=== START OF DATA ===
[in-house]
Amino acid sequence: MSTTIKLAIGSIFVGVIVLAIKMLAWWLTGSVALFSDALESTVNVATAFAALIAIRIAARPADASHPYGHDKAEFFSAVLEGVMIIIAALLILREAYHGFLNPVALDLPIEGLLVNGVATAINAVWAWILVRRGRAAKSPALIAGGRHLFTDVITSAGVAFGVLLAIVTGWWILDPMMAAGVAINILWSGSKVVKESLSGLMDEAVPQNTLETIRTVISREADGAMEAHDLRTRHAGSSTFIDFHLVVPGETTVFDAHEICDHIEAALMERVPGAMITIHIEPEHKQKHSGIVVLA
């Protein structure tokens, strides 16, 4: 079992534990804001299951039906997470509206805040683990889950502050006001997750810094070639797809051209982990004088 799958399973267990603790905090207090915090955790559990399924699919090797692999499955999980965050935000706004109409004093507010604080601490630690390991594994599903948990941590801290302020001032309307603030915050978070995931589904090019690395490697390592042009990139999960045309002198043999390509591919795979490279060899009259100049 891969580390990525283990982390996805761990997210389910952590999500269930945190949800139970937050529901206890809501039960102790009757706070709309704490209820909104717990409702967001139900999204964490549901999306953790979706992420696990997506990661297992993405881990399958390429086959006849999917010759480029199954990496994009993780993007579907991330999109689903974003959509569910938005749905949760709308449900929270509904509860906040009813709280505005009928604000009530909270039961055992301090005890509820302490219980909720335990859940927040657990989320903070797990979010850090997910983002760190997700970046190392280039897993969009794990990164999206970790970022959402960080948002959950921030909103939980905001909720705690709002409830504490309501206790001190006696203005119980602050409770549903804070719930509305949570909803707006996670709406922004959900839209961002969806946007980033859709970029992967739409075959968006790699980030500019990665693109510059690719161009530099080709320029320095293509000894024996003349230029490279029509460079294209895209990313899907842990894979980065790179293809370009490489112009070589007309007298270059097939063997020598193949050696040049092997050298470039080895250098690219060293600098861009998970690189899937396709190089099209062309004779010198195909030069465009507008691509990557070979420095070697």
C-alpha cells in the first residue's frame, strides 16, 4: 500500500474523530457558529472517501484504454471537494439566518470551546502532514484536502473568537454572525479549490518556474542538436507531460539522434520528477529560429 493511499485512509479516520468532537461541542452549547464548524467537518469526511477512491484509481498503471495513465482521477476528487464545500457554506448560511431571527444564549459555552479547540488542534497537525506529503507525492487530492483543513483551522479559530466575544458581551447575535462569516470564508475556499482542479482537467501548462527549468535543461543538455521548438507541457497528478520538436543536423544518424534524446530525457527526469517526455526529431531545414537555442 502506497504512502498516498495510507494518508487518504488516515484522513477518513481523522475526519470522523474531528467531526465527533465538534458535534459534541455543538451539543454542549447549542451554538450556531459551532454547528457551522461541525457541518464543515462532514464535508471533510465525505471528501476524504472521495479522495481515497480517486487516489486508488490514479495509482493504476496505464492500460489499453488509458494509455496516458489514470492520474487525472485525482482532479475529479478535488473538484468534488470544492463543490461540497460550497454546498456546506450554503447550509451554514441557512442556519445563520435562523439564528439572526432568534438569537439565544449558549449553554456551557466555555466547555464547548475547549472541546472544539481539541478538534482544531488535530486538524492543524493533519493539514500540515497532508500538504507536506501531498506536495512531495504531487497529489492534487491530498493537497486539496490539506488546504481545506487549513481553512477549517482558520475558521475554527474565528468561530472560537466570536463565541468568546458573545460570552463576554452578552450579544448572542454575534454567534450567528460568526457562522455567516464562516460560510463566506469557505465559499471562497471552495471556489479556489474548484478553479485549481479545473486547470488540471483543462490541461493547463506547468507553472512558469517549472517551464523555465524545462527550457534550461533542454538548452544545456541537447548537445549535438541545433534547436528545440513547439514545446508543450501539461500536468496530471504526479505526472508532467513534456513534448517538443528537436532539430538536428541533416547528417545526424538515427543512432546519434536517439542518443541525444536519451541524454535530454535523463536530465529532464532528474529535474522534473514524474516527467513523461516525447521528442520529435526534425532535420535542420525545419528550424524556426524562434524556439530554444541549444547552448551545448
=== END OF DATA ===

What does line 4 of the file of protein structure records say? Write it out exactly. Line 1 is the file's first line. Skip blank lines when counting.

C-alpha cells in the first residue's frame, strides 16, 4: 500500500474523530457558529472517501484504454471537494439566518470551546502532514484536502473568537454572525479549490518556474542538436507531460539522434520528477529560429 493511499485512509479516520468532537461541542452549547464548524467537518469526511477512491484509481498503471495513465482521477476528487464545500457554506448560511431571527444564549459555552479547540488542534497537525506529503507525492487530492483543513483551522479559530466575544458581551447575535462569516470564508475556499482542479482537467501548462527549468535543461543538455521548438507541457497528478520538436543536423544518424534524446530525457527526469517526455526529431531545414537555442 502506497504512502498516498495510507494518508487518504488516515484522513477518513481523522475526519470522523474531528467531526465527533465538534458535534459534541455543538451539543454542549447549542451554538450556531459551532454547528457551522461541525457541518464543515462532514464535508471533510465525505471528501476524504472521495479522495481515497480517486487516489486508488490514479495509482493504476496505464492500460489499453488509458494509455496516458489514470492520474487525472485525482482532479475529479478535488473538484468534488470544492463543490461540497460550497454546498456546506450554503447550509451554514441557512442556519445563520435562523439564528439572526432568534438569537439565544449558549449553554456551557466555555466547555464547548475547549472541546472544539481539541478538534482544531488535530486538524492543524493533519493539514500540515497532508500538504507536506501531498506536495512531495504531487497529489492534487491530498493537497486539496490539506488546504481545506487549513481553512477549517482558520475558521475554527474565528468561530472560537466570536463565541468568546458573545460570552463576554452578552450579544448572542454575534454567534450567528460568526457562522455567516464562516460560510463566506469557505465559499471562497471552495471556489479556489474548484478553479485549481479545473486547470488540471483543462490541461493547463506547468507553472512558469517549472517551464523555465524545462527550457534550461533542454538548452544545456541537447548537445549535438541545433534547436528545440513547439514545446508543450501539461500536468496530471504526479505526472508532467513534456513534448517538443528537436532539430538536428541533416547528417545526424538515427543512432546519434536517439542518443541525444536519451541524454535530454535523463536530465529532464532528474529535474522534473514524474516527467513523461516525447521528442520529435526534425532535420535542420525545419528550424524556426524562434524556439530554444541549444547552448551545448